Friday, March 8, 2013

Experimenting in the Kitchen

In preparation for our sourdough class tomorrow, I have been experimenting with recipes this week. I found two recipes in a wonderful book by Sandor Katz The Art of Fermentation. In his book, he provides two unusual sourdough recipes--one for chocolate cake and the other for savory pancakes. The opportunity was too good to pass up!

Frame courtesy of cottagearts.net
I made the chocolate cake recipe on Sunday. It was originally a vegan recipe, so I took some liberties to modify it a bit using our hen's eggs and some organic butter. It was a smashing success--moist, full of dark chocolate flavor, light in crumb, and deeply filling.

For lunch today, I figured I would whip up those savory sourdough pancakes. I sautéed slivers of onion and red bell pepper. Then, I scooped out a cup of sourdough starter, added my pancake ingredients, shredded cheese, and finished it off with broccoli slaw and  shredded potatoes. The pancakes were beautiful! I spread our homemade picante sauce and sour cream on top.

Frame courtesy of cottagearts.net
And then the taste test...hmmm...not as exciting as I had hoped. Personally, I think I would have loved all the vegetables, cheese and sour cream without the bread aspect. That being said, the shredded broccoli stems and carrots were quite mild, and I could see myself slipping some veggies in my pancakes in the future. What if I tried carrot, broccoli, apple/raisin, cinnamon, and allspice with a sweeter version of the pancake? Stay tuned for future experiments!

Wednesday, March 6, 2013

What's in my teacup?

While the March weather is still warming, I continue to enjoy my hot tea in the mornings. On this particular morning, I have settled down to a hot cup of oolong tea (otherwise known as wulong tea). It is made from the same plant as green and black tea--Camellia sinensis; however, the processing varies between the three teas. Oolong tea is a partially fermented tea. Its flavor varies depending on the type of oolong tea.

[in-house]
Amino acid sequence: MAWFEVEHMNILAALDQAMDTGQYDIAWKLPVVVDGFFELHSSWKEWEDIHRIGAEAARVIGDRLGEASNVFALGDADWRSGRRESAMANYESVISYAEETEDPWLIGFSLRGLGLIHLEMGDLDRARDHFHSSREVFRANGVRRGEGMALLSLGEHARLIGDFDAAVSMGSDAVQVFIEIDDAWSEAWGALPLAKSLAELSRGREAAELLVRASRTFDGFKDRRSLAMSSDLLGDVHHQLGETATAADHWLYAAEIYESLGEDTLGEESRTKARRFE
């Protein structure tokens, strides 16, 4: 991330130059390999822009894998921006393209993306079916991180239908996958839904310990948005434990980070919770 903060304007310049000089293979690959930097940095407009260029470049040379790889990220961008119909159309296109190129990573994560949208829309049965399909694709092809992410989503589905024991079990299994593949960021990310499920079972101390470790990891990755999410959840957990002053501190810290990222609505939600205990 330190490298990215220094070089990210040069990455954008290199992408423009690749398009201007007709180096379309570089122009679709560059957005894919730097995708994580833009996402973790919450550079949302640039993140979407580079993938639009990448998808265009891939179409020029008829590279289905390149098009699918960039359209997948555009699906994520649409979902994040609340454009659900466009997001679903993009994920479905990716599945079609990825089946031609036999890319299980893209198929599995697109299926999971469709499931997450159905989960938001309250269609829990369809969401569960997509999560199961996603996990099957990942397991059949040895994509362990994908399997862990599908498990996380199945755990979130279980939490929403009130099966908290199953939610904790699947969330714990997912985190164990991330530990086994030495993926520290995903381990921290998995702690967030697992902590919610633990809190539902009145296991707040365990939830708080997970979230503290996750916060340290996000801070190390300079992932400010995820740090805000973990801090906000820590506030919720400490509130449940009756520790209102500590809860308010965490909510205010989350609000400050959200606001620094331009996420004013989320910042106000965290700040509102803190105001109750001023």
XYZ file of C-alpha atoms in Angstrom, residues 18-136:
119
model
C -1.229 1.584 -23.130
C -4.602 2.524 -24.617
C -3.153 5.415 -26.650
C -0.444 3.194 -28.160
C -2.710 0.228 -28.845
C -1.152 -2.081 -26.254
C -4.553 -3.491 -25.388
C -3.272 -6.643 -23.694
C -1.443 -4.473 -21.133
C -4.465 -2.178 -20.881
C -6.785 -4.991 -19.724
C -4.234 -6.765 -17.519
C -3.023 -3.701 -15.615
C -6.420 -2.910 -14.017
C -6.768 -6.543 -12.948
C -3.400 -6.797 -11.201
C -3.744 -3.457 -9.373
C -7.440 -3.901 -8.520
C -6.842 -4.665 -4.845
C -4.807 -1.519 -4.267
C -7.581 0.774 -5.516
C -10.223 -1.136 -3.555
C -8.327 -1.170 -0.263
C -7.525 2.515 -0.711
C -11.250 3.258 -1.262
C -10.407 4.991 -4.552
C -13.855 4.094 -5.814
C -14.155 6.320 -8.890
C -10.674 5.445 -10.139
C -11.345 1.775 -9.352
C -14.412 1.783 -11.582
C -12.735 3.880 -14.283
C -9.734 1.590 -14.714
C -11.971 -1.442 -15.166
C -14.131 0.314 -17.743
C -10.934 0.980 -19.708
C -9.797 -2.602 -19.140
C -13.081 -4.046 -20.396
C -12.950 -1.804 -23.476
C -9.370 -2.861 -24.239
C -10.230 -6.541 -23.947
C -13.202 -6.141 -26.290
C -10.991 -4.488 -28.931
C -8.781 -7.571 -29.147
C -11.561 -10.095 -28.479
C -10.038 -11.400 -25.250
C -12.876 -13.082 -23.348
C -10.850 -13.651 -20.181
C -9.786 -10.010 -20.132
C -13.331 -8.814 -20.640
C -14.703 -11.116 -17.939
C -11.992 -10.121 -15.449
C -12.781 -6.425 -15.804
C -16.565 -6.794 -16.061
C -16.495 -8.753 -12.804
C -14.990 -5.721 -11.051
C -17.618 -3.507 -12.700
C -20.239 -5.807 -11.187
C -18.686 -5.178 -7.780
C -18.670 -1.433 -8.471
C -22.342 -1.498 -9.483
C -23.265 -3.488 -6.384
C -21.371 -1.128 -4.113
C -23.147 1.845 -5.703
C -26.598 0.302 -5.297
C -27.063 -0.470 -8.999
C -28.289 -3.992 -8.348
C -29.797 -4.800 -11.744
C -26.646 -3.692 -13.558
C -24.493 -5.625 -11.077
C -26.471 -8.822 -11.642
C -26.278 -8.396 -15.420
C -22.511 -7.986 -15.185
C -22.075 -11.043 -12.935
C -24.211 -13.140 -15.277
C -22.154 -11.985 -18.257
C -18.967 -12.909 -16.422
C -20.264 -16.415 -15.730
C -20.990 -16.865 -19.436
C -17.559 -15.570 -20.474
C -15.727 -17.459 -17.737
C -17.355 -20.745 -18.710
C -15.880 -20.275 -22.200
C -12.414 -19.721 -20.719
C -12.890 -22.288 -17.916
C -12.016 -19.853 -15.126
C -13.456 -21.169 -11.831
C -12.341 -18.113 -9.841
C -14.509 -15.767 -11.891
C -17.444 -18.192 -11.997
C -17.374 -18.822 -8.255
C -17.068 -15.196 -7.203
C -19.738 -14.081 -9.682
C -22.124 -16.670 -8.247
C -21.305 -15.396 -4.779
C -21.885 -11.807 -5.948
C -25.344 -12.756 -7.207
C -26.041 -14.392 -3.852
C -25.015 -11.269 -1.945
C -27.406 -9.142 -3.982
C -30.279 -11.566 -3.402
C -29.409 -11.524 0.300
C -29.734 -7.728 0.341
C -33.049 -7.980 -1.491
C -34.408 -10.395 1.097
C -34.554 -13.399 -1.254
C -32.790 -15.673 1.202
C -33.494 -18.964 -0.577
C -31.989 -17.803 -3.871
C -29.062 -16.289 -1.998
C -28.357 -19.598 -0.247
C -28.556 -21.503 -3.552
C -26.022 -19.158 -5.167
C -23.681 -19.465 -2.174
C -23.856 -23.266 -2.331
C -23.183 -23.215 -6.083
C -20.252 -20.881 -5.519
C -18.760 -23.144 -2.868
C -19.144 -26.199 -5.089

Oolong tea has recently gained fame as a weight loss supplement, but today I am going to focus on some lesser known studies about oolong tea. Oolong tea may inhibit the bacteria commonly associated with dental cavities, Streptococcus mutans.  In a cell study published early last year, black, oolong and green tea were all compared for their ability to inhibit Streptococcus mutans.  Oolong tea demonstrated the greatest inhibitory effects on this bacteria.  A 1999 cell study suggested that a particular polyphenol of oolong tea (OTF6) may inhibit the bacteria's ability to adhere to the tooth surface. A rat study has also supported these findings. This is far from definitive proof and certainly lacking human studies at this time; however, I'm quite content to have my mouth coated with this delicious tea this morning, believing there might be some additional health benefit to be gleaned.